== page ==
Thursday, March 20, 2008

The Old Man and the Sea Essay Comment Instructions

I would like your Old Man and the Sea essay comments to answer the following four questions. Write three to four sentences for each question.

I - What is this essay's thesis? Is it clear and concise? Is it focused? Does it engage you? Why or why not?

II - Of all the examples and quotations contained in this essay, which is the strongest? Why? What made it stand out above the others?

III - What is one thing this essay does well? It could be its organization, word choice, writing style, choice of quotations, introduction, conclusion, etc. In addition to mentioning what the author does well, copy and paste an example of what you thought was particularly effective. Be sure to put the example in quotations.

IV - What is one piece of advice that the author might consider the next time he or she is asked to write a similar type of analytical essay?

Your comments should appear below the story you are responding to. When asked to choose an identity, click "Name/URL," then write your first name and last initial in the name field. Leave the URL space blank. Comments not posted according to these instructions will be deleted.

I would like you to respond to a minimum of two essays per class. The essays will be up by the end of school on Monday, March 24th. Please bring a printed copy of your comments to class on Tuesday, March 25th, as I will check them then. Your classmates and I thank you for your valuable feedback.
Six comments = a "check"
Nine comments = a "check plus"

Saturday, March 15, 2008

Captain B-G

This post is a republished blog comment I made on Dan73s's Weblog on the topic of a teacher's role in the classroom. Should we be Authorities? Coaches? Guides? Something else?


How does one find that balance between Teacher-As-Authority and Teacher-As-Guide? Some of best lessons occur when students actively take a role in what they are learning. I've found that the key is providing enough scaffolding and detail in my assignments so they know the parameters. Establishing what the playing field looks like is key. You explain the rules, then let them play and explore.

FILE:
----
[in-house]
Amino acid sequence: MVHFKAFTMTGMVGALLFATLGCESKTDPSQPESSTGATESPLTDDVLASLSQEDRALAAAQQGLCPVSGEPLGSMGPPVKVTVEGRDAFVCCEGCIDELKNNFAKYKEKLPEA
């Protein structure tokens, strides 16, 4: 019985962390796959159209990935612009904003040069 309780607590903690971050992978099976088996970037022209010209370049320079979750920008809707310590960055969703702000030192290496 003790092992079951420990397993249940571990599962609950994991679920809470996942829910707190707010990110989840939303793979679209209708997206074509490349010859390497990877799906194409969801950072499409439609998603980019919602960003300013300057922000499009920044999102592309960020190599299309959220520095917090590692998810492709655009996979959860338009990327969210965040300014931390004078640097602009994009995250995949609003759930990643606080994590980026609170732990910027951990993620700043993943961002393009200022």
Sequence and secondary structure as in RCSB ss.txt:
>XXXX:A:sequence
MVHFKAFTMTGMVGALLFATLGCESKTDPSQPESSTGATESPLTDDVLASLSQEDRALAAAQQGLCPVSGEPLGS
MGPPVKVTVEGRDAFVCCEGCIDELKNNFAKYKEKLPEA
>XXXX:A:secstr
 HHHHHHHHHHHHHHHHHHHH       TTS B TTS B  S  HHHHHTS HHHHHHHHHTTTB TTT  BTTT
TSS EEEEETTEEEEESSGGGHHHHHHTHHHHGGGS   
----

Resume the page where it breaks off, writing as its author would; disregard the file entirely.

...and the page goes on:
It's perhaps after the "game" when I revert to the TAA to share my perceptions of what occurred and how they might have "played" better. (While they're playing the game I might act more like a referee, ensuring they follow the rules.)

In my classes I've really tried to empower students by granting them access to the materials that help make me the authority. For example, when it's time to define new vocabulary words, literary terms, or roots, the students are often the ones who read the definitions or look them up in the dictionary. I even have students create quizzes and generate the questions that will fuel class discussions.

There's a constant struggle at finding a balance between empowering students (which takes time) and running the show myself. The more I can successfully delegate, the more ownership students have in what we're doing. I do, of course, still demonstrate my authority and knowledge when their understandings go astray or prove too shallow. I'll step in when there's confusion on how to interpret or decipher something. At times I'll overrule or disagree, but students are generally accepting when I do.

I've made it clear to students that I'm captain of the ship, but that the success of our voyage depends on how well they do their part. Some of the best trips occur when I give students the wheel and they take our vessel to places I might not have envisioned. And when we do stray off course, enough of the students are willing to row when I re-assume command at the helm.

The quicker students grasp concepts and ideas, the faster we can sail through the curriculum. When problems occur, we can throw out the anchor and better explore the water before resuming our voyage. By keeping a captain's log of our adventure, I'm able to see how we've reached our respective ports-of-call, and how the voyage might be smoother the second time around.

Meme: Passion Quilt

Fellow edublogger Ms. Ward tagged me with this meme (like Ms. Ward, this was my first too). The meme's task was to "find or design a graphic that depicts the one idea you hope your students leave your classroom with."

I chose the above image of Bruce Lee. While I certainly agree with the quote from the picture, my favorite Bruce Lee quote is "no way as way, no limitation as limitation." Check out this unedited "lost interview"of Bruce Lee from 1971, where he speaks about his life and martial arts philosophy.

"No way as way, no limitation as limitation" relates directly to the way I view writing instruction. Each of us has our own way of conceptualizing ideas and transmitting them to the written word. I think the more in-touch we become with the way we think and organize and access ideas, the closer we become to closing the gap between thought and expression. As Velvet Underground singer Lou Reed once said, "between thought and expression, there lies a lifetime."

At the beginning of the year, I tell my students one of our goals will be to narrow that gap, and that our methods will be largely subjective.


In an effort to keep this meme going, I am going to "tag" five other bloggers I enjoy reading:

1) Bruce Schauble at Throughlines
2) Mr. McNamar at The Daily Grind
3) Seth at Teacher in Disguise
4) Brad at The Lamppost Blog
5) Dana Huff at

  • Post a picture or create your own image that captures what YOU are most passionate for students to learn about

  • Give your picture a short title

  • Title your blog post “Meme: Passion Quilt”

  • Link back to this blog entry

  • Include links to 5 people in your professional learning network